Publication date: 5 November 2016

Luca Daconto and Gabriele Manella

The chapter addresses the issue of contemporary public space. In the urban setting, social groups form different publics that become mutually inter-visible in public…

Abstract

The chapter addresses the issue of contemporary public space. In the urban setting, social groups form different publics that become mutually inter-visible in public spaces: relational arenas, in which it is possible to learn living with strangers, recognizing the right to the city for all people. In contemporary city, some theories argue that we would assist to the crisis of public space. Indeed, the forming of a public realm is more difficult, because social groups build separate and self-segregating routes, and urban public spaces are increasingly privatized, controlled, and reorganized to be more compatible with the global city, the city-users, and the hypermobile upper classes.

Shifting the attention to Sala Borsa (a public library in the centre of Bologna), the authors argue that the changes in the socio-spatial morphology of contemporary cities do not prevent the forming of a public arena, accessible also to the marginal groups, as the homeless. Because of its centrality, its free access, its innovative and multimedia environment, Sala Borsa is a crowded, lively, and symbolic public space. In this public library, social groups appropriate different spaces and times through the production of porous boundaries. Nevertheless, the identity of public-library-user taken once in Sala Borsa produces an inclusive regime of inter-visibility, where also homeless people are present.

Details

Public Spaces: Times of Crisis and Change
Type: Book
ISBN: 978-1-78635-463-1

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Article
Publication date: 1 May 1967

WORDS, the currency of human thought, are easily debased. Frequent repetition can empty them of serious meaning. Rightly used they can, with the brevity and directness of…

Abstract

WORDS, the currency of human thought, are easily debased. Frequent repetition can empty them of serious meaning. Rightly used they can, with the brevity and directness of a road sign, provide the pith of a subject. Only when they are widely adopted and used as a label to stick on every package do they lose significance.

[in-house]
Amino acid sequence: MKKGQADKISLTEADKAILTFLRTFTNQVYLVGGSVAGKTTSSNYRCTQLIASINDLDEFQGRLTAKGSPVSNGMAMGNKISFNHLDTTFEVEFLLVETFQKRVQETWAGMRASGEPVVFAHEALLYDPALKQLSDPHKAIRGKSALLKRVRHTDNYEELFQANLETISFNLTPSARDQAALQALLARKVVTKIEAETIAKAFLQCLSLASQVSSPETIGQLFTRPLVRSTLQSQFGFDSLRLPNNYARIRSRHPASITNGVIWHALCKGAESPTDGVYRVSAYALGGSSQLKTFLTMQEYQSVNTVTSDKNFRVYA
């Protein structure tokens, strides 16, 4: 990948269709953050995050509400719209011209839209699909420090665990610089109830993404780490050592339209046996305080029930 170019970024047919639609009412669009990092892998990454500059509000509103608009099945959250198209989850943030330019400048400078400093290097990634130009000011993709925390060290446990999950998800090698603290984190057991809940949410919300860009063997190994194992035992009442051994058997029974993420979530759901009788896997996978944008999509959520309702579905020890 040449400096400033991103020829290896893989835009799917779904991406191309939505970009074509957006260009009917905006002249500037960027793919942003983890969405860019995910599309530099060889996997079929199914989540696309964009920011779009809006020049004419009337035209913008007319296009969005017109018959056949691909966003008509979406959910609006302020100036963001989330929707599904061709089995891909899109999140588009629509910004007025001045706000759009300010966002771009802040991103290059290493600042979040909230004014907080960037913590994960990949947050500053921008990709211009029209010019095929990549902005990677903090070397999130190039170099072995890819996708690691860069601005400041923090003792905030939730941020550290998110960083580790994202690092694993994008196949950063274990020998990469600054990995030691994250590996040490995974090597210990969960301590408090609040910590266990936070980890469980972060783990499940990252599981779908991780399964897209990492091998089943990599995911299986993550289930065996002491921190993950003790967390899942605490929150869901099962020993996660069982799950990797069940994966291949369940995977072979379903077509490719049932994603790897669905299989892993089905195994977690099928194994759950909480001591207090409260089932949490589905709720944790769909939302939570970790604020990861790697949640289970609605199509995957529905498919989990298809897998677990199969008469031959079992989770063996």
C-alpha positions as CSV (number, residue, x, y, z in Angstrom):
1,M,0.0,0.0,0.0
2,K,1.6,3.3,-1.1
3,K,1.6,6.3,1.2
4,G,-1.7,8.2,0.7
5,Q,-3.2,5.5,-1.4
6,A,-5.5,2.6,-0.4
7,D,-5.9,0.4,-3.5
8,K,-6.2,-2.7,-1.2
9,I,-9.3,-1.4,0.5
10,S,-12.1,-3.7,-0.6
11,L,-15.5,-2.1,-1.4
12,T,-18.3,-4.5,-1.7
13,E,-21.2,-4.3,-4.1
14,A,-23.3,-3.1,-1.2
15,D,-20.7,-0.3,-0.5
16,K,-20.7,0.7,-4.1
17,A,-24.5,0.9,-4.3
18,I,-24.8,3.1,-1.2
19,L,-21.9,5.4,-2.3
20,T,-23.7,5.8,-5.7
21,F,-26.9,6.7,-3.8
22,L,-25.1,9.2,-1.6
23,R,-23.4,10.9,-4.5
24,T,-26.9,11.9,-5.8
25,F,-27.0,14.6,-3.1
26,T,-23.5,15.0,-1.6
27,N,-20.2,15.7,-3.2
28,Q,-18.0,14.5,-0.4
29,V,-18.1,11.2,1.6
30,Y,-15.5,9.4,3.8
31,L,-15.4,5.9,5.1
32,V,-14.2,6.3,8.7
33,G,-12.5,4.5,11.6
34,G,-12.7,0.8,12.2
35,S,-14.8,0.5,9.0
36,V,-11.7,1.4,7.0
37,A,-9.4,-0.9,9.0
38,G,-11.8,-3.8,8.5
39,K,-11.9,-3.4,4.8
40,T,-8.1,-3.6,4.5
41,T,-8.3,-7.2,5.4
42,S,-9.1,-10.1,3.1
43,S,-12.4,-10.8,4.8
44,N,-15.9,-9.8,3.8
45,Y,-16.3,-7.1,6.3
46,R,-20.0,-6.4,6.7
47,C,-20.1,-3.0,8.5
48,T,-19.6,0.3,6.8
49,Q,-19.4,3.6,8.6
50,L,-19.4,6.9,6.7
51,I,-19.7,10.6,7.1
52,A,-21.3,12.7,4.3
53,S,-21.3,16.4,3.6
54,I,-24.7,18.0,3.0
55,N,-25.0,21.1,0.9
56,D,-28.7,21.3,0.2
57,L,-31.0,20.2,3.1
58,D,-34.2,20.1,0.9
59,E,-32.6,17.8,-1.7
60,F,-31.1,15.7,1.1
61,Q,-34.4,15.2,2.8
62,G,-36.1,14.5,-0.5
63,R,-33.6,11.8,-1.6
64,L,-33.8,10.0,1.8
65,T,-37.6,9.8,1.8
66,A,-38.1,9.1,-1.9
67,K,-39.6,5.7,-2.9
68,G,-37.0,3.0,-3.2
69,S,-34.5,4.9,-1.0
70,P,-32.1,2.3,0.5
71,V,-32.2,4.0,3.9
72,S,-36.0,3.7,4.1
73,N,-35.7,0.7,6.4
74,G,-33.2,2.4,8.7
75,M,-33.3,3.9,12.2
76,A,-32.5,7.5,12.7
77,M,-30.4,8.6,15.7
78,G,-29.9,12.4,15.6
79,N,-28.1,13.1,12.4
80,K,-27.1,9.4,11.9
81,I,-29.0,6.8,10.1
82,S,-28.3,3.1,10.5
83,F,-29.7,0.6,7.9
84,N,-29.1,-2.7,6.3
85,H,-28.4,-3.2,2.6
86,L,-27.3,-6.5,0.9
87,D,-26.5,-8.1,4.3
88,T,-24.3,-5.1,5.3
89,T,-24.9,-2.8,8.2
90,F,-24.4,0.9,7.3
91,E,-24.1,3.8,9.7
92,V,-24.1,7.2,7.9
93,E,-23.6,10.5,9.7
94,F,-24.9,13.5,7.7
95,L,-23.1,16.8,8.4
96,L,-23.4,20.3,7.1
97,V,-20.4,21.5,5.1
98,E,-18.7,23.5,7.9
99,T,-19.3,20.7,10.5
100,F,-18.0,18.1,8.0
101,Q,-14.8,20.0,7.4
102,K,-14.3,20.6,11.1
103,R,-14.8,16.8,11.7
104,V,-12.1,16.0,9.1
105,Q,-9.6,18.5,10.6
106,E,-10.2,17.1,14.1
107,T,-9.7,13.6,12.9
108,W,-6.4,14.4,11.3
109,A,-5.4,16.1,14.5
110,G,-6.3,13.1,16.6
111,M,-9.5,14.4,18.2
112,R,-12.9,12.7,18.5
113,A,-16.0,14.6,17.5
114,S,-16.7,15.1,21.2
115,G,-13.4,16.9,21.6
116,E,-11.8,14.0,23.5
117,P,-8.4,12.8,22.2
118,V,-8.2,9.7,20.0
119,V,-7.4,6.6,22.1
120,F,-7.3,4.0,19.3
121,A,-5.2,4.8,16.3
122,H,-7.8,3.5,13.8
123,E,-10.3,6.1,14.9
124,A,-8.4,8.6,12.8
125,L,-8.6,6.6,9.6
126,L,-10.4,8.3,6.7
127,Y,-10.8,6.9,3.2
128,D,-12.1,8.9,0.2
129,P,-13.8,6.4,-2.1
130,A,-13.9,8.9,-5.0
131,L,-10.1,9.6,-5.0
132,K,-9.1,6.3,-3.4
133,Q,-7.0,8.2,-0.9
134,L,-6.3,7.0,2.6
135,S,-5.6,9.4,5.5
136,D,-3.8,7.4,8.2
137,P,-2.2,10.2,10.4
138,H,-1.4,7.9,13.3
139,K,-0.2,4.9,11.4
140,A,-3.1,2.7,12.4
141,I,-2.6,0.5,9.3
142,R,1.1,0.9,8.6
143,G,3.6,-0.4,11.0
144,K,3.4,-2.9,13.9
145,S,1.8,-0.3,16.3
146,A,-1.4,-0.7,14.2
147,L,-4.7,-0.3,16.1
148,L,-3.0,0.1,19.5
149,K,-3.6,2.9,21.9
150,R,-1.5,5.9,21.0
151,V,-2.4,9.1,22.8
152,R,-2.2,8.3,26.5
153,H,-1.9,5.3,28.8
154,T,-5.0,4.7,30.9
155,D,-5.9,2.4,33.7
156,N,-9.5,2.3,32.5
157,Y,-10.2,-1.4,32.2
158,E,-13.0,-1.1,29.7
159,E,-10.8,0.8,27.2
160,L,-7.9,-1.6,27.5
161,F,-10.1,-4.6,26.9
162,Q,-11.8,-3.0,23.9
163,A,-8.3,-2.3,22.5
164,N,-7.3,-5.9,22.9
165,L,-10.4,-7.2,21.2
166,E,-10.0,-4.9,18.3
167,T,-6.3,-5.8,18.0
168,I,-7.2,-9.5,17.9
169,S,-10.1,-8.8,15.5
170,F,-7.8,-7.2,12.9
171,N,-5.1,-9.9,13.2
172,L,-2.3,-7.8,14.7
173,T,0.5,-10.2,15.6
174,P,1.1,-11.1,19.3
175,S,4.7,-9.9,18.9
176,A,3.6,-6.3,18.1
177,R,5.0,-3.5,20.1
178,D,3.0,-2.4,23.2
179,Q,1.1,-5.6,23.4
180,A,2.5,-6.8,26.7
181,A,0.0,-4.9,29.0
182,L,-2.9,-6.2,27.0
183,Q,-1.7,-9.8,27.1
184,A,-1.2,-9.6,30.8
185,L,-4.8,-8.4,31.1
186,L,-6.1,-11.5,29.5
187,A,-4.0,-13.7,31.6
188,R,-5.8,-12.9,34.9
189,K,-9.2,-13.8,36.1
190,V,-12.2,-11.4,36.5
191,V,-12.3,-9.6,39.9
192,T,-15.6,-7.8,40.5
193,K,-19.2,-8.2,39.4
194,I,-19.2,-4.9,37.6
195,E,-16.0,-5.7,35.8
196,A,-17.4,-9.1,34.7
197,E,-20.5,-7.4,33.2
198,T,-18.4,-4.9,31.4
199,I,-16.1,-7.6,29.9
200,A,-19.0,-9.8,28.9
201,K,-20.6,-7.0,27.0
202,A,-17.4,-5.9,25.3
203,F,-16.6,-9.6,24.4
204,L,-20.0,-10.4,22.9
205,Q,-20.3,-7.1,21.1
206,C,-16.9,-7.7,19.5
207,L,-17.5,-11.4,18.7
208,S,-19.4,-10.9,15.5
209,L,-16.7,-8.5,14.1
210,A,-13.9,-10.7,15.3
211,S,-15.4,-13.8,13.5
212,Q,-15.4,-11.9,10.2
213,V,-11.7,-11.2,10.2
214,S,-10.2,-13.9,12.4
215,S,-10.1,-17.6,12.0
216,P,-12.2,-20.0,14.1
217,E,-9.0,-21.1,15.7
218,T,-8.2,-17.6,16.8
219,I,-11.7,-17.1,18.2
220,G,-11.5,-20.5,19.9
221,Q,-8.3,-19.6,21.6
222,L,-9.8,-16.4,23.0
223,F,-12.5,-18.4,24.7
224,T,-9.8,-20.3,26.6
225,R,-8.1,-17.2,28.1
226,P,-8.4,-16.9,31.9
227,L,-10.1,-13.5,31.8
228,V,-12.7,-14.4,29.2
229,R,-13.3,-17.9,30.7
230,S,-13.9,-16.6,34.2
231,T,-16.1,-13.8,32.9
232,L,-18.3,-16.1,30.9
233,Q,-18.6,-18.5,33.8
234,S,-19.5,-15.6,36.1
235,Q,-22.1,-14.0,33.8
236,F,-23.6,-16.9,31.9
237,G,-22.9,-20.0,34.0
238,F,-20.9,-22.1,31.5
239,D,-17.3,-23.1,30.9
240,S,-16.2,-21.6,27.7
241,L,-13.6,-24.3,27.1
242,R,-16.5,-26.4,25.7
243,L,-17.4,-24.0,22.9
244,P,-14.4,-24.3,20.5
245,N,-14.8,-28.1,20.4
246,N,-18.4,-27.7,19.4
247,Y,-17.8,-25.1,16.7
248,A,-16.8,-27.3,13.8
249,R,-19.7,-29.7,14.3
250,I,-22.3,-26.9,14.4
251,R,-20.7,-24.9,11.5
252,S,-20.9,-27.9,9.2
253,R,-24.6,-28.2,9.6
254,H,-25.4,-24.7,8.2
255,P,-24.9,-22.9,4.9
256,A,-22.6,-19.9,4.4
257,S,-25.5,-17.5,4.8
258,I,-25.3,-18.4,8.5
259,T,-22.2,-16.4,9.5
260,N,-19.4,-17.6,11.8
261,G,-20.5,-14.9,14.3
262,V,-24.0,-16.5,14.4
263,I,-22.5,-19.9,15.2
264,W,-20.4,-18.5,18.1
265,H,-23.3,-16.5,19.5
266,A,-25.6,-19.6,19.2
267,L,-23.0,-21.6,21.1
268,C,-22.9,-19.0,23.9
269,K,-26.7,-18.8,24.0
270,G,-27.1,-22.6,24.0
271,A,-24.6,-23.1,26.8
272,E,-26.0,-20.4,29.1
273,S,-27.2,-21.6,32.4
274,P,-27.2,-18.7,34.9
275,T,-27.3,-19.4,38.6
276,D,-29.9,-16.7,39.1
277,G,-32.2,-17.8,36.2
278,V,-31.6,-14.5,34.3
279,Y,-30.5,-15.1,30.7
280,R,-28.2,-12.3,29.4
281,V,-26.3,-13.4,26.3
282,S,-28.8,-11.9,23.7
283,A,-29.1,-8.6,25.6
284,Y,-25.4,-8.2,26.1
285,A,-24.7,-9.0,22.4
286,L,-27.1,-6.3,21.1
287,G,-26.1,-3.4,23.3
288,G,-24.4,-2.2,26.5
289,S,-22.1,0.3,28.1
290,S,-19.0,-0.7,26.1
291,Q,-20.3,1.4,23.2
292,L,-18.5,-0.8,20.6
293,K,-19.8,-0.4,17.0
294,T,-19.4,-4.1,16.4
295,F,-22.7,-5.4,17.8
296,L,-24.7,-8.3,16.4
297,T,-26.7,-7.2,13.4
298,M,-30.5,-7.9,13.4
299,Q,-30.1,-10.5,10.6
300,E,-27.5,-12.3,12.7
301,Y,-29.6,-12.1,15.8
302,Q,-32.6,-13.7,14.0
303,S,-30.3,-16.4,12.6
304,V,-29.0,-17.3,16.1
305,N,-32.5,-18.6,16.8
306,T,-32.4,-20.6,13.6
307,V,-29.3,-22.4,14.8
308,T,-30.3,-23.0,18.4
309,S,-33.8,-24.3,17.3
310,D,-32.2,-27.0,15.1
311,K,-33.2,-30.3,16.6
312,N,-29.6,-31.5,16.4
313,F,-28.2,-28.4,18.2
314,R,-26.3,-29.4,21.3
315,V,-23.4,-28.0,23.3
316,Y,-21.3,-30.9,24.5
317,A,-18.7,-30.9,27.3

Details

Work Study, vol. 16 no. 5
Type: Research Article
ISSN: 0043-8022

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Article
Publication date: 1 November 2008

Sarah Meylan

Abstract

Details

International Journal of Migration, Health and Social Care, vol. 4 no. 3
Type: Research Article
ISSN: 1747-9894

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Article
Publication date: 2 March 2015

Hannele Kerosuo, Tarja Mäki and Jenni Korpela

This paper aims to study the visibilization of learning in the context of developing a new collaborative practice, knotworking, in building design. The case under study…

Abstract

Purpose

This paper aims to study the visibilization of learning in the context of developing a new collaborative practice, knotworking, in building design. The case under study describes the process of learning from the initiation of knotworking to its experimentation. The implementation of new building information modeling tools acted as an impetus for this development.

Design/methodology/approach

The research is based on activity-theoretically oriented ethnographic research. The four analytical steps created by Engeström (1999) for analyzing the expansive visibilization of learning are applied in the analysis.

Findings

The envisioning of the idea of knotworking involved the first and the second steps of visibilization. First, a flowchart made the ideal process of design visible and triggered a discussion on the problems and requirements emerging in the project members’ work. Second, an idea for a new type of collaboration was introduced as a solution to these problems and requirements. Planning the knotworking experiment and explicating the associated design instruments involved the third step of expansive visibilization. The fourth step of visibilization took place during the experiment of knotworking in a design project.

Practical implications

Two other knotworking projects have already been conducted, and plans have been made to commercialize knotworking in building design. New technical tools have been developed for energy calculation and the comparison of alternative design requirements.

Social implications

Knotworking can improve the collaboration between designers with positive implications on the quality of a building design process.

Originality/value

Development and learning are studied as a longitudinal process in the construction industry.

Details

Journal of Workplace Learning, vol. 27 no. 2
Type: Research Article
ISSN: 1366-5626

Keywords